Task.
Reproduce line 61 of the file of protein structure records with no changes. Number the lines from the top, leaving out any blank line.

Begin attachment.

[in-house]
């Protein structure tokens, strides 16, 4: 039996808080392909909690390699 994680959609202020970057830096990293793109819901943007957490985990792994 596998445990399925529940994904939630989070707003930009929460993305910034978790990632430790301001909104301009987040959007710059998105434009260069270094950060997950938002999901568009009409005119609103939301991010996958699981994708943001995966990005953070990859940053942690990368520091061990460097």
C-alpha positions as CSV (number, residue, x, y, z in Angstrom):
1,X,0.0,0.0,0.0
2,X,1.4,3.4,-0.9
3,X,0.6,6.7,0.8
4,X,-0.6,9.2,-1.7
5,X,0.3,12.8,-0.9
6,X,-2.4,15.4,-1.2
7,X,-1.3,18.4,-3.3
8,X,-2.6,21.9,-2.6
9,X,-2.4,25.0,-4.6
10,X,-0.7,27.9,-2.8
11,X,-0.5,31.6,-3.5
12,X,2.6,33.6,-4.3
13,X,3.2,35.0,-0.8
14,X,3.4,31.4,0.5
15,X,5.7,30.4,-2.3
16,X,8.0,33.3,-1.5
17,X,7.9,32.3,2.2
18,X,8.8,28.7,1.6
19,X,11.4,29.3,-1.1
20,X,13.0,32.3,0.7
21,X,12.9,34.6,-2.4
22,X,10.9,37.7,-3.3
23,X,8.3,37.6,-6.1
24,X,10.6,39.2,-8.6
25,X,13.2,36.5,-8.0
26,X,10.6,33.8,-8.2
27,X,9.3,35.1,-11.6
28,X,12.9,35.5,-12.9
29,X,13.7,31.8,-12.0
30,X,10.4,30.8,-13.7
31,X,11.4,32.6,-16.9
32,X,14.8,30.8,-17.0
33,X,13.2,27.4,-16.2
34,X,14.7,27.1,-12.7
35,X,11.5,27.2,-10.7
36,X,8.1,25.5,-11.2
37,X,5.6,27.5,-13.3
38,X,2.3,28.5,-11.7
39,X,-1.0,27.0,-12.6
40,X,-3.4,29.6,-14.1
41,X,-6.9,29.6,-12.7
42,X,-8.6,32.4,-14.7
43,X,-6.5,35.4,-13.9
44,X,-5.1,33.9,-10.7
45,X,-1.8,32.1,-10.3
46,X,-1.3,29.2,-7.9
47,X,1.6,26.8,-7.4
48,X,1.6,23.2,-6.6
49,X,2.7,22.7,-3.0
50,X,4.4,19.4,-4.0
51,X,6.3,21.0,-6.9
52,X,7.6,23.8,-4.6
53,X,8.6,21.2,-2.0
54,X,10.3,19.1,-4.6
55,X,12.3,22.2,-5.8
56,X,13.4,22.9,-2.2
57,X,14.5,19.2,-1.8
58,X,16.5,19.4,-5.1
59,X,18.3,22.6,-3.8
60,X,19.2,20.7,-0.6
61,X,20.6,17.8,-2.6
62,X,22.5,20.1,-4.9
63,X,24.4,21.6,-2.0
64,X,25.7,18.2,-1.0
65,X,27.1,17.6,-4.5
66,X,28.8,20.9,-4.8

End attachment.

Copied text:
58,X,16.5,19.4,-5.1